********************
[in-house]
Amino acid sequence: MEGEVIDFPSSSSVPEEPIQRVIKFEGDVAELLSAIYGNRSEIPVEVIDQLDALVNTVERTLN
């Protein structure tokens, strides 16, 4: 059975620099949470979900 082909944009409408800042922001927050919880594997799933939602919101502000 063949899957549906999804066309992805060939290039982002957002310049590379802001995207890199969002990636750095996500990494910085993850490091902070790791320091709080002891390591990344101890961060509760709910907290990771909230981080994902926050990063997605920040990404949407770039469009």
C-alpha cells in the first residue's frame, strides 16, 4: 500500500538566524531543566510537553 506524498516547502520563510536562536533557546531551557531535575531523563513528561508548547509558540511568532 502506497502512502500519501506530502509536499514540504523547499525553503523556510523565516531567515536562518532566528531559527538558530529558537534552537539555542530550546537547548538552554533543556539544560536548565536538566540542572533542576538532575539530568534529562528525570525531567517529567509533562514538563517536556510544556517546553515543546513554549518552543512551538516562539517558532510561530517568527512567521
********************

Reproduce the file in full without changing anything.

[in-house]
Amino acid sequence: MEGEVIDFPSSSSVPEEPIQRVIKFEGDVAELLSAIYGNRSEIPVEVIDQLDALVNTVERTLN
């Protein structure tokens, strides 16, 4: 059975620099949470979900 082909944009409408800042922001927050919880594997799933939602919101502000 063949899957549906999804066309992805060939290039982002957002310049590379802001995207890199969002990636750095996500990494910085993850490091902070790791320091709080002891390591990344101890961060509760709910907290990771909230981080994902926050990063997605920040990404949407770039469009």
C-alpha cells in the first residue's frame, strides 16, 4: 500500500538566524531543566510537553 506524498516547502520563510536562536533557546531551557531535575531523563513528561508548547509558540511568532 502506497502512502500519501506530502509536499514540504523547499525553503523556510523565516531567515536562518532566528531559527538558530529558537534552537539555542530550546537547548538552554533543556539544560536548565536538566540542572533542576538532575539530568534529562528525570525531567517529567509533562514538563517536556510544556517546553515543546513554549518552543512551538516562539517558532510561530517568527512567521